Phones: A truce in the war over 5G tech
Apple and Qualcomm agreed to end “one of the longest-running and most expensive disputes in tech history” this week, said Camilla Hodgson in the Financial Times. Apple first sued Qualcomm for $1 billion in 2017, arguing that the prices to license its pioneering mobile technology—including key standards underlying modern communications—“were so high as to be anticompetitive.” The chipmaker countersued and accused Apple of “stealing its intellectual property and giving it to rival Intel.” The fight grew into a globe-spanning multilawsuit showdown. The two sides reached a six-year global patent license agreement just as a trial began in federal court.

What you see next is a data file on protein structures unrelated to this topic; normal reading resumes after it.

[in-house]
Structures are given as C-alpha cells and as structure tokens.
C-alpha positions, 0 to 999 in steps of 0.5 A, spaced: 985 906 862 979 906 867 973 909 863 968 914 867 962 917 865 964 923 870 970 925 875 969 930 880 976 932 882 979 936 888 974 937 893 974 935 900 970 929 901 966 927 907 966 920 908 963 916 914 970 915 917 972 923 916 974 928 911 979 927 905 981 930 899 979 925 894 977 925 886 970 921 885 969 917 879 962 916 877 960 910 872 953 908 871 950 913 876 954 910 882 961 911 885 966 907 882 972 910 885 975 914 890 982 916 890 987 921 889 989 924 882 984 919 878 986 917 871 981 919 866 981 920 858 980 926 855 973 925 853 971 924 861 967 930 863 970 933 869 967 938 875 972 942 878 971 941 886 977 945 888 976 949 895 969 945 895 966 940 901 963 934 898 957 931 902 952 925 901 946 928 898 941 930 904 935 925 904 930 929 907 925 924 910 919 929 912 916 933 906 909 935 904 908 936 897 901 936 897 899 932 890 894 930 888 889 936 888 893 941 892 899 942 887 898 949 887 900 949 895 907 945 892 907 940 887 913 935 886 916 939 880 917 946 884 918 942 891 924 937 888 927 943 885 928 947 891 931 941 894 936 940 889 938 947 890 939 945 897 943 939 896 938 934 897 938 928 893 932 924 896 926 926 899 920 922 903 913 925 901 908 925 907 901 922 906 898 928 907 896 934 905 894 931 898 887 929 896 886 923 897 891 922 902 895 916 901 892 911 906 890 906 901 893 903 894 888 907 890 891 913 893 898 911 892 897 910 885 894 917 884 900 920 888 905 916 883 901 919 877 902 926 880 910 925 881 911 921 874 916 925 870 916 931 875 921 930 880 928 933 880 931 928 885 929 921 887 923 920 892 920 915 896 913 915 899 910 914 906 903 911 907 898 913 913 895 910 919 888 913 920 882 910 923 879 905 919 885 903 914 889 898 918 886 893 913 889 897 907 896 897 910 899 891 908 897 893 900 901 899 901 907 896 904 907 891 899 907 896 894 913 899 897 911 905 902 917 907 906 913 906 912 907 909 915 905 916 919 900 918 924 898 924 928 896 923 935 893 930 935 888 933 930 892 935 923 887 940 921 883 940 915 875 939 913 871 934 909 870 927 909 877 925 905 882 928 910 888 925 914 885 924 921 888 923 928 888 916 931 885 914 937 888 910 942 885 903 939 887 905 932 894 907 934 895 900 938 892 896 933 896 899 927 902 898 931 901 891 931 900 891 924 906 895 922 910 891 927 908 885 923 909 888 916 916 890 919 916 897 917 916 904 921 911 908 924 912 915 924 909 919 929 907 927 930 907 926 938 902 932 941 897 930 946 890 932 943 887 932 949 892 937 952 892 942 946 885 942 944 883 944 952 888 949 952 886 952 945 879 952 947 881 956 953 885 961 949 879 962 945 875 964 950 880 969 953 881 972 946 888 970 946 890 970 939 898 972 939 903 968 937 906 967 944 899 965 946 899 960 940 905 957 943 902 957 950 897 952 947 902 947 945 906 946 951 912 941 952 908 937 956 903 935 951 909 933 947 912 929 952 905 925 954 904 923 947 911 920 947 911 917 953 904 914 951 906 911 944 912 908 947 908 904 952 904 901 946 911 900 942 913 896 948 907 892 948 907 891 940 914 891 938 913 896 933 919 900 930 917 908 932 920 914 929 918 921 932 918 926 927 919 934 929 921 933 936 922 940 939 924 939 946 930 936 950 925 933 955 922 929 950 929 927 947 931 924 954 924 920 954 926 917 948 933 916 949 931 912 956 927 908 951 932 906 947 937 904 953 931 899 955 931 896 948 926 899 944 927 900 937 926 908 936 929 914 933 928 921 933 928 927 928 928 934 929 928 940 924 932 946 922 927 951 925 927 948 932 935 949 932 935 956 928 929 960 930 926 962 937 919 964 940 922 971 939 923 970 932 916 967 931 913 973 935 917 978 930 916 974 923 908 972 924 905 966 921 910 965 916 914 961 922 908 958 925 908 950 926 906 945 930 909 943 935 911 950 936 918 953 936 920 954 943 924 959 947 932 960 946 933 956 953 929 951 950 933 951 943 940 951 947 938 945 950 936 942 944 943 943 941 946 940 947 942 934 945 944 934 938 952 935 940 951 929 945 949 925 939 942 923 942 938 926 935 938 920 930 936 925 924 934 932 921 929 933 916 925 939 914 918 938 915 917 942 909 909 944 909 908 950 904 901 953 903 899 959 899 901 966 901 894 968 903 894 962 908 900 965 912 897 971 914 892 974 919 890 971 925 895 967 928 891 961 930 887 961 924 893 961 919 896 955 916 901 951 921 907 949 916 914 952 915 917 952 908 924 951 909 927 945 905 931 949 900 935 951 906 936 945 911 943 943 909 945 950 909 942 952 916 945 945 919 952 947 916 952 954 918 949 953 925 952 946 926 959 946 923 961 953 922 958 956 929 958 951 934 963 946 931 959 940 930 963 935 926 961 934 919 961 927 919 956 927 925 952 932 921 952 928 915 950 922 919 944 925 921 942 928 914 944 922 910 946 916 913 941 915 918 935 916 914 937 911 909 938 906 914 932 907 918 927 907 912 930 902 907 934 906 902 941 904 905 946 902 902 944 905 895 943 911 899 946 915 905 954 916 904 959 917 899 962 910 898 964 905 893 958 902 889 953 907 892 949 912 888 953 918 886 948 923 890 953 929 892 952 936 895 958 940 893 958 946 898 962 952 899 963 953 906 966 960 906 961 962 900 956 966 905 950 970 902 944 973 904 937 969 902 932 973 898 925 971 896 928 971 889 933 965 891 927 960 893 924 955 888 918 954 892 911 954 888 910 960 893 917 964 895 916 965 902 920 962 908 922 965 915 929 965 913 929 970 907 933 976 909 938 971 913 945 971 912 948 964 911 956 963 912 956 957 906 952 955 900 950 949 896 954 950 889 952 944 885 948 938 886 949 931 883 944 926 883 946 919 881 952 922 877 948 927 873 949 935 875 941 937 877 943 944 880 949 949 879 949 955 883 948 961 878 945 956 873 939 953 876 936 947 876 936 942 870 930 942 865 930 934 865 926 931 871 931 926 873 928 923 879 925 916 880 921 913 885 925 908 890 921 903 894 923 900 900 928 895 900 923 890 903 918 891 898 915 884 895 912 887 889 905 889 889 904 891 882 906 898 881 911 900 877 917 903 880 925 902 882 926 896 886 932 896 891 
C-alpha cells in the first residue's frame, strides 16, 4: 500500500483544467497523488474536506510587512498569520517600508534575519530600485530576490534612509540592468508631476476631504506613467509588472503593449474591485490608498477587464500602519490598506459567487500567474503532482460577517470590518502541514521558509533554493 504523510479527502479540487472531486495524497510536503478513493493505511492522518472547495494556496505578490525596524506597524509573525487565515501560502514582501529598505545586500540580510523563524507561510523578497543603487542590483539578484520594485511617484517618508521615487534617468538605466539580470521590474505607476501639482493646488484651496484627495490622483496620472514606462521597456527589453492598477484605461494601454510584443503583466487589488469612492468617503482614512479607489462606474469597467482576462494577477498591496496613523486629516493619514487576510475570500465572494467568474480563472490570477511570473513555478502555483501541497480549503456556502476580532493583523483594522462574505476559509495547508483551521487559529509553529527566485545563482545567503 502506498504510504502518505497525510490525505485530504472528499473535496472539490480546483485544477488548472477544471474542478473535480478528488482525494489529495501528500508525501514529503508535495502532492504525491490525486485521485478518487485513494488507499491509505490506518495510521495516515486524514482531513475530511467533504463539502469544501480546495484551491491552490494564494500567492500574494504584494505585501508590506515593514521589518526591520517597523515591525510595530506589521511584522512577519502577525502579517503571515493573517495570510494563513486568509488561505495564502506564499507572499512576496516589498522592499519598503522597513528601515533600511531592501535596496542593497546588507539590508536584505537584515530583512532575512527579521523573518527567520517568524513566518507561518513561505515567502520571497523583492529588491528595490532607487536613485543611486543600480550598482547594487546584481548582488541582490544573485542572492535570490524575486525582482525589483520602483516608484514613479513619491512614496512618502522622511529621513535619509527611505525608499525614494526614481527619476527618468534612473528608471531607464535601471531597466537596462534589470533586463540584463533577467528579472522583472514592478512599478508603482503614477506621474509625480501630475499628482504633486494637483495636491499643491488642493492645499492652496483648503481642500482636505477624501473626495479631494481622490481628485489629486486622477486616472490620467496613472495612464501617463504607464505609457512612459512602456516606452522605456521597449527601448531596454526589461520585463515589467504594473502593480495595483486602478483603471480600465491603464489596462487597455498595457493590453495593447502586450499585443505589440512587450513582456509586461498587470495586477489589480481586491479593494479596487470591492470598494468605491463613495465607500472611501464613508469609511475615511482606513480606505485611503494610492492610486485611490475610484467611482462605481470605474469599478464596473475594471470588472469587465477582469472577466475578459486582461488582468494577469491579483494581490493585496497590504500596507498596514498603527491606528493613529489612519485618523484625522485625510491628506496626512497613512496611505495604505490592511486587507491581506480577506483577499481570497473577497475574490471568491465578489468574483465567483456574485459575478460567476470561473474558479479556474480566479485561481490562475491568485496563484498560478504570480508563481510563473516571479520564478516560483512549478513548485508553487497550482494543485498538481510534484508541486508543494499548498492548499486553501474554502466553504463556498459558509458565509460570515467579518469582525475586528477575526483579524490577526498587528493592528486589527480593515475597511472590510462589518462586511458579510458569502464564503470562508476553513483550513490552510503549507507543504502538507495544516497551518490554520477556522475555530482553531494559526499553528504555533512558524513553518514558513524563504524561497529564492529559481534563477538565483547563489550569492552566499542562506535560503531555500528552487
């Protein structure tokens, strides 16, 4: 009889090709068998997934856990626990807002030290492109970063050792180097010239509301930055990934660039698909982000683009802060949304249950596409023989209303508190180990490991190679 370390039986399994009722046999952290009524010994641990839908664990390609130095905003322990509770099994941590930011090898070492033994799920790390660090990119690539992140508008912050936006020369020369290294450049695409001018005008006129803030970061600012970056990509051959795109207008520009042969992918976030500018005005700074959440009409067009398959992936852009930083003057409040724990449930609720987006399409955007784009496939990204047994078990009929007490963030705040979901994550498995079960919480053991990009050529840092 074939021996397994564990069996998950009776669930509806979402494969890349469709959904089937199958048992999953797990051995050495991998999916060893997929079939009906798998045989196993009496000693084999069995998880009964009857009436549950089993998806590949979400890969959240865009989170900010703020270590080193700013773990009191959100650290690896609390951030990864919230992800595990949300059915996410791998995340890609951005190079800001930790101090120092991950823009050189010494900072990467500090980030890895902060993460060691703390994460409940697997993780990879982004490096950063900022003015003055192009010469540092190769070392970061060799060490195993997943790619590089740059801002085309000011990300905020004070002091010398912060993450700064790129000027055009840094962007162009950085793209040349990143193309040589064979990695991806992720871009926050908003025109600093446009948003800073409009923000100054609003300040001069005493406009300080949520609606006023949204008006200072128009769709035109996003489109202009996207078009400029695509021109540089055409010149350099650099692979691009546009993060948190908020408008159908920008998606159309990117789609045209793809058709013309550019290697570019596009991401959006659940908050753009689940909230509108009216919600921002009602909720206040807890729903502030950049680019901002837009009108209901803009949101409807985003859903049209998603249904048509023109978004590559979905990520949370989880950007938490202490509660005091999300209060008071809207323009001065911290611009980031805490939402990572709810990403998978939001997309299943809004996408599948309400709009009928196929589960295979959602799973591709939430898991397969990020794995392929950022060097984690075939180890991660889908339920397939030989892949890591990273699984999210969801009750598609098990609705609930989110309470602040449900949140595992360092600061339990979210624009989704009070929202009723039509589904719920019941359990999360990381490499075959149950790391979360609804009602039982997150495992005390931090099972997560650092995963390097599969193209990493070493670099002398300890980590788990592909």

Hours after the settlement, Intel said it was no longer making 5G modems, said Ian King and Mark Gurman in Bloomberg.com. That’s not a coincidence. Apple “needs chips that will connect the iPhone” to the next-generation wireless networks already rolling out. It decided Intel, which is stronger in personal-computer chips than in mobile, “wasn’t up to the task”—whereas Qualcomm already provides 5G technology in Samsung’s phones. “The chipmaker may lose Apple as a customer in three years,” as Apple advances toward building its own modems. But Apple needs Qualcomm now, and for the moment that gives Qualcomm a “monopoly position.” ■